Presentation on theme: "AM With Multiple Merlins Scott Aaronson MIT Scott Aaronson (MIT) Dana Moshkovitz (MIT) Russell Impagliazzo (UCSD)"— Presentation transcript:
AM With Multiple Merlins Scott Aaronson MIT Scott Aaronson (MIT) Dana Moshkovitz (MIT) Russell Impagliazzo (UCSD)
Two-Prover Games (the first slide of, like, half of all complexity talks) Arthur Merlin 1 Merlin 2 xXxX yYyY a(x) A b(y) B The PCP Theorem: Given G=(X,Y,A,B,D,V), it’s NP-hard even just to decide whether (G)=1 or (G)<0.01 The “Scaled-Up” Version [BFL’91]: MIP = NEXP “VALUE” OF THE GAME (WHAT THE MERLINS ARE TRYING TO MAXIMIZE):
This work: What if the challenges to the Merlins have to be independent? “Free Games”: G’s for which D is a product distribution Or for simplicity, let’s say, the uniform distribution Obvious Objection: The whole power of MIP comes from Arthur’s ability to correlate questions—take that away, and two-prover games should become trivial! As we’ll see, that’s not entirely true… AM(2): Complexity class based on free games. Two- prover, one-round MIP, but where Arthur’s challenges to the two non-communicating Merlins have to be independent, uniform random strings A known concept in PCP. Yet we seem to be the first to explicitly study the complexity of free games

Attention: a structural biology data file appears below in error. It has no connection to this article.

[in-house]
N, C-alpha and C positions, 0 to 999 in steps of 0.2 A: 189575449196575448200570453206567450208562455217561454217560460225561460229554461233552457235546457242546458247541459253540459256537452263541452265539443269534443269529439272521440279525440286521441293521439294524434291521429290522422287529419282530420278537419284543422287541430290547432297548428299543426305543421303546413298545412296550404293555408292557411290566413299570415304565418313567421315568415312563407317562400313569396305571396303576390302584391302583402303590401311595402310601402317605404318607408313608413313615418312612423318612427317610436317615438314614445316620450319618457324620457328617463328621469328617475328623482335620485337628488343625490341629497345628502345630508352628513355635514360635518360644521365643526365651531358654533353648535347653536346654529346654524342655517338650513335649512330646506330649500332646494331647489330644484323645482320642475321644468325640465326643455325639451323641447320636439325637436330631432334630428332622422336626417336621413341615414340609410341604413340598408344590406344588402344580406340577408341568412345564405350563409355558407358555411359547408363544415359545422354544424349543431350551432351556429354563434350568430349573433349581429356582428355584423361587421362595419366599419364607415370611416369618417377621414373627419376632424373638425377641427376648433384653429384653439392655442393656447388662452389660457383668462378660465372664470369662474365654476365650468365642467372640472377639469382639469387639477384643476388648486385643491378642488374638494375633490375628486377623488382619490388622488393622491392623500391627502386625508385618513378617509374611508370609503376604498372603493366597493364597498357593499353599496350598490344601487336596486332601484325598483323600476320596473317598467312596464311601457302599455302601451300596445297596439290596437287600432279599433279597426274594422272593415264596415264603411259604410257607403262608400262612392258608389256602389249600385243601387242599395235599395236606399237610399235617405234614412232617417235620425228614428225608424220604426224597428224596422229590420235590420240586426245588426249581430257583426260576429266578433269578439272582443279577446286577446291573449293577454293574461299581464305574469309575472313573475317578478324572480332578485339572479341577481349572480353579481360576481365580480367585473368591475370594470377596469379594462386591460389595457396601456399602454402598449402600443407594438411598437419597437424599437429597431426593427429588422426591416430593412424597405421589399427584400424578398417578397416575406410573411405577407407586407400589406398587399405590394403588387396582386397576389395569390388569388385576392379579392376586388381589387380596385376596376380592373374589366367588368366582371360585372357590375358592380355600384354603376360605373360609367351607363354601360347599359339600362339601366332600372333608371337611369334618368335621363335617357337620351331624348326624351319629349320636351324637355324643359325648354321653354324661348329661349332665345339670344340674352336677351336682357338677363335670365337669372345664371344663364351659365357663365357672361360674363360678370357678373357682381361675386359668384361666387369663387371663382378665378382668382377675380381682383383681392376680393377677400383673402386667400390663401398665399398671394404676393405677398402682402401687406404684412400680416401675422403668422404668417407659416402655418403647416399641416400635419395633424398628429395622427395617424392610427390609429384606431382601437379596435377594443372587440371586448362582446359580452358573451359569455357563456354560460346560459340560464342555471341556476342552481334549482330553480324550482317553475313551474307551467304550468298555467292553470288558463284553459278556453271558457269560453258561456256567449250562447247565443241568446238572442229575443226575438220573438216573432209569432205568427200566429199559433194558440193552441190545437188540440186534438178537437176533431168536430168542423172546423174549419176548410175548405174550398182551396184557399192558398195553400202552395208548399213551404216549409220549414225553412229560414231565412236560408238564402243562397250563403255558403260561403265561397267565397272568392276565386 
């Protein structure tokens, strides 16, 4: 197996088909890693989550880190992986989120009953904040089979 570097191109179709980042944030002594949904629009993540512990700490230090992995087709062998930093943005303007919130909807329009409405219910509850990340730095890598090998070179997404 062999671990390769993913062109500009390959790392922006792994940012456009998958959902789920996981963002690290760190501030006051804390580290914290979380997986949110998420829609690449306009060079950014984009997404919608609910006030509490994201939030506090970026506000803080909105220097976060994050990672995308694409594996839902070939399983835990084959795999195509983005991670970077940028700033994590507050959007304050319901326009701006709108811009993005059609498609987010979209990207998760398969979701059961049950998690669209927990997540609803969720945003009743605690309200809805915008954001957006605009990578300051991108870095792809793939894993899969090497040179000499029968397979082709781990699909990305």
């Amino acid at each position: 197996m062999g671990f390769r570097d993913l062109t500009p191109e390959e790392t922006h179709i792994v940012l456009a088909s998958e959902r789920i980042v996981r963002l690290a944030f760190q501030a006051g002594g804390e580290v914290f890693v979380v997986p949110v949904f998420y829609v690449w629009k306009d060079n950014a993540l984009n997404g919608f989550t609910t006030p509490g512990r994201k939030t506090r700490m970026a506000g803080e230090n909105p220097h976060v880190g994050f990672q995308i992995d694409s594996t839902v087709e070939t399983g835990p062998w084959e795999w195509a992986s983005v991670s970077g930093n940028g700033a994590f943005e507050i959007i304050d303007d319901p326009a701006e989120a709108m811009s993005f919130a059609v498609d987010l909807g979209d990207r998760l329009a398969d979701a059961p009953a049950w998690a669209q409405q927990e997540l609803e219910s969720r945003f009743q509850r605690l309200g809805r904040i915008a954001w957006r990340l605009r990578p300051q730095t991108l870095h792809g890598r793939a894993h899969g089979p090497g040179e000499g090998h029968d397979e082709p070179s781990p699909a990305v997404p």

Summary of Results Result #1: There’s an AM(2) protocol by which Arthur can become convinced that a 3S AT instance of size n is satisfiable, by sending just Õ( n) random bits to the Merlins, and getting back Õ( n)-bit answers Result #2: Given a free game G of size n, there’s an algorithm to approximate (G) within Assuming the ETH, both of these results imply the other’s near- optimality!